FIG. 2 illustrates a modified profile 4 and modified sealing grooves 41. The grooves 41 are semi-circular in cross section while the profile 4 is in the form of a rod of circular cross section. In this case, the profile consists of material in excess of the amount necessary for filling the grooves. Accordingly, the plastic deformation occurring upon assembly and during use results in movement of the profile material into the gap between the faces 11. The material being formed is prevented from movement beyond the extent of such plastic deformation.
The embodiment of FIG. 3 illustrates pockets 14 defined by the segment working surface 13. These segments are thus particularly designed for the formation of briquets.
The grooves 51 of the segments 10 define a triangular cross section. The sealing profile 5 is in the form of a rod of circular cross section, and upon assembly, this profile is deformed so that the grooves 51 are substantially filled when the side walls 11 are moved into full or substantially full engagement.
It will be appreciated that in addition to the soft copper or aluminum suggested for use in producing the aforementioned profiles, other materials of a ductile or highly elastic and plastic character may be selected. Similarly, the cross sectional shape of such profiles and of the grooves employed for locating the profiles may be varied. It has been found, however, that optimum results can be obtained when utilizing the particular arrangements illustrated.
The grooves 31, 41 and 51 are preferably located at about the midpoints of the walls 11 irrespective of the cross sectional shape of the profiles and grooves. These extend all along the width of the segments whereby the profile material will seal the entire space between the side walls. The rods of rectangular or circular cross section may extend completely into engagement with the retaining rings utilized in the equipment. It will be appreciated that the spacing illustrated between the walls 11 is exaggerated in the drawings. Typically, the mold segments during use will either be in substantial engagement or a gap of approximately 0.1 to 0.25 mm. will exist. Prior to assembly and use, the profiles will have a circumferential length (diameter in the case of the profiles 4 and 5) of from 1-2 mm. The segment length will, of course, determine the length of the profile rods.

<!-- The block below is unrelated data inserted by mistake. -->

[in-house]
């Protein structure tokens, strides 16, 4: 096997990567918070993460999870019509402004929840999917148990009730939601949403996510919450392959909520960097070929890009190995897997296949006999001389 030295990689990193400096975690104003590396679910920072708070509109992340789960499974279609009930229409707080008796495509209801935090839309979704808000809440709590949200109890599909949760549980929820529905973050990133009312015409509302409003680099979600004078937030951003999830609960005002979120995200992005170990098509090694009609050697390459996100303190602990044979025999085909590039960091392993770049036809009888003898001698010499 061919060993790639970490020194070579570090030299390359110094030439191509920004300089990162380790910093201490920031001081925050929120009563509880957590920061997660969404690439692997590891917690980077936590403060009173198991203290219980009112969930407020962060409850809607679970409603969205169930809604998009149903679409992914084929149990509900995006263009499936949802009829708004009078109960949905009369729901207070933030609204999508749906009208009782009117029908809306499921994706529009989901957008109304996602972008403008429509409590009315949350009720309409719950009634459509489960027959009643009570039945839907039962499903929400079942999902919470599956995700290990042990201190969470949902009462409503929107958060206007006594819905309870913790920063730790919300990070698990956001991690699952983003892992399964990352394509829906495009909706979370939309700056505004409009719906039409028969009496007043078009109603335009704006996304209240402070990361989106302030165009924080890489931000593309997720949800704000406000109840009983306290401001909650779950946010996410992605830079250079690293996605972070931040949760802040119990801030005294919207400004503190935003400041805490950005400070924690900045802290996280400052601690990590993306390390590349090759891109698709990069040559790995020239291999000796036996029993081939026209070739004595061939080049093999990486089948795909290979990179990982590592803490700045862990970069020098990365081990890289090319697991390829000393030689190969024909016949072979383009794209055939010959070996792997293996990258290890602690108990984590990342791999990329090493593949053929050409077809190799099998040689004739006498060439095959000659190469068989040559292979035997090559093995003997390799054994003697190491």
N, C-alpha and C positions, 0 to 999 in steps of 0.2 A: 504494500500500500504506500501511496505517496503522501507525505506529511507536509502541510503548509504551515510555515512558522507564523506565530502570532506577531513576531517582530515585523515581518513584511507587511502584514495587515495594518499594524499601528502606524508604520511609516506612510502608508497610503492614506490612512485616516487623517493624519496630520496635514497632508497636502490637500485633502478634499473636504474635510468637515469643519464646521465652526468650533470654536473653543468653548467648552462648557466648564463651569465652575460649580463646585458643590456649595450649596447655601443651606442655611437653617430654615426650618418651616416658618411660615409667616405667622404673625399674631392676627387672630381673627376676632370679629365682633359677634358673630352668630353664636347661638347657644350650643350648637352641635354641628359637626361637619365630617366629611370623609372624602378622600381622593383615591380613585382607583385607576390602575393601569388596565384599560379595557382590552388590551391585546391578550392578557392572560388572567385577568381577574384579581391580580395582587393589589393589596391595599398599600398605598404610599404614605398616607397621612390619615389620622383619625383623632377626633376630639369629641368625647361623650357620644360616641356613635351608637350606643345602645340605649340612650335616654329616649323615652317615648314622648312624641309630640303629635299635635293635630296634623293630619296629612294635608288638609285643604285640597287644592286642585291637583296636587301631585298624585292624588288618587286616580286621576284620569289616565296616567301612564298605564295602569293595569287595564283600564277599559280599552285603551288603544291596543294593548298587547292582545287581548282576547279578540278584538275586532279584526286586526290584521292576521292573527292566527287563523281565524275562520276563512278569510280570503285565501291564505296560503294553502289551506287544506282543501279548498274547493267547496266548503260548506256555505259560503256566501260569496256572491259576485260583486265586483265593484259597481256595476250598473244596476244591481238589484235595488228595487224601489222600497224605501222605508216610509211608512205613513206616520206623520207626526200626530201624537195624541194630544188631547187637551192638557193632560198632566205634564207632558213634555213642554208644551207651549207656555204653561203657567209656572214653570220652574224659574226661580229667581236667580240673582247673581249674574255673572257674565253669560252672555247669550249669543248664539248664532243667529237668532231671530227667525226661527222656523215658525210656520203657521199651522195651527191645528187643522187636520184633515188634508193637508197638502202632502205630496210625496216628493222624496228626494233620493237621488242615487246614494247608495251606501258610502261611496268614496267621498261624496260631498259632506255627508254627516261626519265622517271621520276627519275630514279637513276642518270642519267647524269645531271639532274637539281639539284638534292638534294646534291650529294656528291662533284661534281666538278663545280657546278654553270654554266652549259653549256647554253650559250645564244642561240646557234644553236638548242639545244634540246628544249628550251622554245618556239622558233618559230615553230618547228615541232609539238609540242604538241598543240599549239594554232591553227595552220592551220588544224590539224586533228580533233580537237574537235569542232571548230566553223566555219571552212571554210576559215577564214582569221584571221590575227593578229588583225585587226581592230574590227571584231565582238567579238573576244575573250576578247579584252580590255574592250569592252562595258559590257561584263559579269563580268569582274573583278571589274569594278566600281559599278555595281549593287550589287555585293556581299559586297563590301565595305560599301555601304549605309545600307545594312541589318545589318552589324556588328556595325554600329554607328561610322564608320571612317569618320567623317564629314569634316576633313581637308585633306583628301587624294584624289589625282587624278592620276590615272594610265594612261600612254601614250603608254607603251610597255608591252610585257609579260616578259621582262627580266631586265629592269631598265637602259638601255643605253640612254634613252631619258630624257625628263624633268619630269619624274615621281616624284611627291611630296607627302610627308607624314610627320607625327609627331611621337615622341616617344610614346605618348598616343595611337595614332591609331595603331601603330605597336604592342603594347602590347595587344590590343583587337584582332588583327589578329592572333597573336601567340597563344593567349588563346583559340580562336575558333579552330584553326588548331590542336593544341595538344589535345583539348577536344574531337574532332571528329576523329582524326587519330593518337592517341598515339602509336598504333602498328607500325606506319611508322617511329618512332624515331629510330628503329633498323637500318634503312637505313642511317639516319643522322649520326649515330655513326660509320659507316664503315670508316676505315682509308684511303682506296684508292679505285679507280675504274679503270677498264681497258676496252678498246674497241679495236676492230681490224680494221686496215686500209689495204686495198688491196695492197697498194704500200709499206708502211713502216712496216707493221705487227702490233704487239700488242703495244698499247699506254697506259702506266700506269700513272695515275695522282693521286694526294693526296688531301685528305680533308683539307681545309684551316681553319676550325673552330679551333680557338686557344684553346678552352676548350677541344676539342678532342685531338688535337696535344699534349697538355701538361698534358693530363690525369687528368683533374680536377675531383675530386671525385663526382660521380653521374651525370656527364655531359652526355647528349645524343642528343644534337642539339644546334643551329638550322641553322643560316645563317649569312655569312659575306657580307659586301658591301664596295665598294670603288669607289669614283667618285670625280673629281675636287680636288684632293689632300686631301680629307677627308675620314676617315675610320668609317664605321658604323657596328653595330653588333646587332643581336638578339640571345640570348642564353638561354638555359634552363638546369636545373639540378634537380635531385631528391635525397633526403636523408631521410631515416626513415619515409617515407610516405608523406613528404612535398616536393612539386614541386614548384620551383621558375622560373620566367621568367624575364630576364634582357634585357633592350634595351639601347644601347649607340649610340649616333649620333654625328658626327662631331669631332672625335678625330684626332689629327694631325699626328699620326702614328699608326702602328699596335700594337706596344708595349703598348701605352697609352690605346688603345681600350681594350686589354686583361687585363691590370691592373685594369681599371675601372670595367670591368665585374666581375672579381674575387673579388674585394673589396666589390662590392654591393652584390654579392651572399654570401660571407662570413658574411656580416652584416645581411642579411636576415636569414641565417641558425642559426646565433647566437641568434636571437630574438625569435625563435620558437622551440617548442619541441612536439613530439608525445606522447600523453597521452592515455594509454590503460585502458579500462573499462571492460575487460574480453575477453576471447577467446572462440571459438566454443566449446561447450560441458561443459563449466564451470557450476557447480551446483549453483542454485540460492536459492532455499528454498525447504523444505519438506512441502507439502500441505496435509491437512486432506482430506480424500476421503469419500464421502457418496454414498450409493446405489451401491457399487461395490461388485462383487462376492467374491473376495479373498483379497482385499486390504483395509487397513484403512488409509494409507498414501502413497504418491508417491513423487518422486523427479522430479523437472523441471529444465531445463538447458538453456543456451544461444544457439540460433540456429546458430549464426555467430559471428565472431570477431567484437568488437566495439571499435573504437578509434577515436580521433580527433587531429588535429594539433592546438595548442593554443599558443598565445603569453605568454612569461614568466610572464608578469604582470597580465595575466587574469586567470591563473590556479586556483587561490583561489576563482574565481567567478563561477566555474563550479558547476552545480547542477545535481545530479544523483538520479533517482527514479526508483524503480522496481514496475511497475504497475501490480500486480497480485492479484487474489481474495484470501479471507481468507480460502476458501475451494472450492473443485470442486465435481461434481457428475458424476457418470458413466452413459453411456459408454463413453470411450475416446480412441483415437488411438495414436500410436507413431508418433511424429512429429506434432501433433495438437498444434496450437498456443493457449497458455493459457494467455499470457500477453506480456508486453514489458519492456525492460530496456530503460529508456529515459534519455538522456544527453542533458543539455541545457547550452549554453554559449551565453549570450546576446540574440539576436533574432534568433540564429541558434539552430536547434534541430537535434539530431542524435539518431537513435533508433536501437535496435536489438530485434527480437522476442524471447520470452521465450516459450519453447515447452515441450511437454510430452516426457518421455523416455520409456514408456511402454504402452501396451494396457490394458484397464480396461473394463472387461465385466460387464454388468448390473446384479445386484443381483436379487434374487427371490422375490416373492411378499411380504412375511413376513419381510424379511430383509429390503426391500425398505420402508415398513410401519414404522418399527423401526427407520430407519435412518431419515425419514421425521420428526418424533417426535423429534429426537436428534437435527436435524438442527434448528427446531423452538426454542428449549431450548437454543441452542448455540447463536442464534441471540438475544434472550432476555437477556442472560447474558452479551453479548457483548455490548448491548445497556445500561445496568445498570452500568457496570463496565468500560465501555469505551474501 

It will be understood that various changes and modifications may be made in the above described invention which provide the characteristics of the invention particularly as described in the following claims.
1. In a segmented roll for briquetting and compacting presses comprising separate roll segments, and clamping means firmly holding the segments in side-by-side relationship on the circumference of a roll core, each of said segments defining side walls in face-to-face relationship, the improvement in sealing means for preventing the passage of particles between said faces and between the segments and roll core, said sealing means comprising profiles extending in the direction of the roll axis and positioned between said side walls, grooves formed in the side walls, said grooves extending across the width of said side walls, said segments being held in said grooves, said profiles being formed of ductile metallic material and said profiles being clamped between said side walls when the segments are assembled with the roll core whereby the pressure applied by said clamping means compresses the profiles to provide a sealing relationship between the profiles and the side walls across the width of the side walls, and said profiles being radially spaced from the upper side of the mold segments.
2. A construction as claimed in claim 1 wherein the said grooves are disposed approximately in the middle of the side walls.
3. A construction as claimed in claim 1 wherein said grooves are of semicircular cross-sectional shape.
4. A construction as claimed in claim 1 wherein said grooves have the shape of an isosceles triangle, the base of which lies in the plane of the associated side wall.
5. A construction as claimed in claim 1 wherein said profiles are smaller in cross section and greater in circumferential length in the direction of the roll core when compared with the cross section of said grooves and with the depth of the zone of engagement of said grooves.
6. A construction as claimed in claim 1 wherein profiles are of circular cross sectional shape.
7. A construction as claimed in claim 1 wherein profiles are of substantially rectangular cross-sectional shape.
8. A construction as claimed in claim 1 wherein the sealing profiles are made of soft copper or aluminum.
|3989441||November 2, 1976||Lauterbach|
International Classification: B29C 100; B29C 1500;